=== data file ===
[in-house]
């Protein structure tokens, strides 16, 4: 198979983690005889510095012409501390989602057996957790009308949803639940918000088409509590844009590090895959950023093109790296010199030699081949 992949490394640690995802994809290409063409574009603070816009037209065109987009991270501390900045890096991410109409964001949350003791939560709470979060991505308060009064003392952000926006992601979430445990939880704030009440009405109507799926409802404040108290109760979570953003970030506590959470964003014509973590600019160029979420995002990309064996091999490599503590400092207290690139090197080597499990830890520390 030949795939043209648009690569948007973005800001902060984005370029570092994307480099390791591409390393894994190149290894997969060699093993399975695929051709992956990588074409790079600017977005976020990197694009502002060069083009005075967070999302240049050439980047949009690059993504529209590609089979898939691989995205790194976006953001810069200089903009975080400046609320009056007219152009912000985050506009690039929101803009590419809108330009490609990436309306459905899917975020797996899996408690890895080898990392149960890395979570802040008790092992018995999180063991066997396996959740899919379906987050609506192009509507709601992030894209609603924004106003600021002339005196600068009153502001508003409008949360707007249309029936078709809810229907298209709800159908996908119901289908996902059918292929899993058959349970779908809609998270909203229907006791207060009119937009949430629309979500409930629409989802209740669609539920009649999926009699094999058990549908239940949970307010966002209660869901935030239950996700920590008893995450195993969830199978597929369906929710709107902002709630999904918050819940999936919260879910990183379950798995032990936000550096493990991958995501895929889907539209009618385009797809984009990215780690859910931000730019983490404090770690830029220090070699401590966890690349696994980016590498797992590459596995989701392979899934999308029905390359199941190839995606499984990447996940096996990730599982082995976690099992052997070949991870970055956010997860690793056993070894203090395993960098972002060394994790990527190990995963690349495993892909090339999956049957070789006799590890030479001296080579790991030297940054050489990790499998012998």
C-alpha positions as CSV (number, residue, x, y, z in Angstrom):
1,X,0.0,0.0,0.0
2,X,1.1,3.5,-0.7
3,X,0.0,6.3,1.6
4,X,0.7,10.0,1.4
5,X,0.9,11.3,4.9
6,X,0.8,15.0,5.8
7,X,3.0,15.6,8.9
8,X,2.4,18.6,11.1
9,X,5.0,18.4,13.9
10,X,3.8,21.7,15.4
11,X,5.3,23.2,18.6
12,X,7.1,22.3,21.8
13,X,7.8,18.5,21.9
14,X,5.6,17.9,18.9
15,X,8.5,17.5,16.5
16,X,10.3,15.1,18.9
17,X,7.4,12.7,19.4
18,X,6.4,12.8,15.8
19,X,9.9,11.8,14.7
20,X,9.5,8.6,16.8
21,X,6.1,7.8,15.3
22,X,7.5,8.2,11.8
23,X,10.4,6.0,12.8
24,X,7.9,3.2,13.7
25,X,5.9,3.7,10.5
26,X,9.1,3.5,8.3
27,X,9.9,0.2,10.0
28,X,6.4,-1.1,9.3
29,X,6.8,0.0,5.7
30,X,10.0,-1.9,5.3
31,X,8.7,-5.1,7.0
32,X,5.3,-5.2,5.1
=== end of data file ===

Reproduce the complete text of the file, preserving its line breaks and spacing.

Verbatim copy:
[in-house]
């Protein structure tokens, strides 16, 4: 198979983690005889510095012409501390989602057996957790009308949803639940918000088409509590844009590090895959950023093109790296010199030699081949 992949490394640690995802994809290409063409574009603070816009037209065109987009991270501390900045890096991410109409964001949350003791939560709470979060991505308060009064003392952000926006992601979430445990939880704030009440009405109507799926409802404040108290109760979570953003970030506590959470964003014509973590600019160029979420995002990309064996091999490599503590400092207290690139090197080597499990830890520390 030949795939043209648009690569948007973005800001902060984005370029570092994307480099390791591409390393894994190149290894997969060699093993399975695929051709992956990588074409790079600017977005976020990197694009502002060069083009005075967070999302240049050439980047949009690059993504529209590609089979898939691989995205790194976006953001810069200089903009975080400046609320009056007219152009912000985050506009690039929101803009590419809108330009490609990436309306459905899917975020797996899996408690890895080898990392149960890395979570802040008790092992018995999180063991066997396996959740899919379906987050609506192009509507709601992030894209609603924004106003600021002339005196600068009153502001508003409008949360707007249309029936078709809810229907298209709800159908996908119901289908996902059918292929899993058959349970779908809609998270909203229907006791207060009119937009949430629309979500409930629409989802209740669609539920009649999926009699094999058990549908239940949970307010966002209660869901935030239950996700920590008893995450195993969830199978597929369906929710709107902002709630999904918050819940999936919260879910990183379950798995032990936000550096493990991958995501895929889907539209009618385009797809984009990215780690859910931000730019983490404090770690830029220090070699401590966890690349696994980016590498797992590459596995989701392979899934999308029905390359199941190839995606499984990447996940096996990730599982082995976690099992052997070949991870970055956010997860690793056993070894203090395993960098972002060394994790990527190990995963690349495993892909090339999956049957070789006799590890030479001296080579790991030297940054050489990790499998012998």
C-alpha positions as CSV (number, residue, x, y, z in Angstrom):
1,X,0.0,0.0,0.0
2,X,1.1,3.5,-0.7
3,X,0.0,6.3,1.6
4,X,0.7,10.0,1.4
5,X,0.9,11.3,4.9
6,X,0.8,15.0,5.8
7,X,3.0,15.6,8.9
8,X,2.4,18.6,11.1
9,X,5.0,18.4,13.9
10,X,3.8,21.7,15.4
11,X,5.3,23.2,18.6
12,X,7.1,22.3,21.8
13,X,7.8,18.5,21.9
14,X,5.6,17.9,18.9
15,X,8.5,17.5,16.5
16,X,10.3,15.1,18.9
17,X,7.4,12.7,19.4
18,X,6.4,12.8,15.8
19,X,9.9,11.8,14.7
20,X,9.5,8.6,16.8
21,X,6.1,7.8,15.3
22,X,7.5,8.2,11.8
23,X,10.4,6.0,12.8
24,X,7.9,3.2,13.7
25,X,5.9,3.7,10.5
26,X,9.1,3.5,8.3
27,X,9.9,0.2,10.0
28,X,6.4,-1.1,9.3
29,X,6.8,0.0,5.7
30,X,10.0,-1.9,5.3
31,X,8.7,-5.1,7.0
32,X,5.3,-5.2,5.1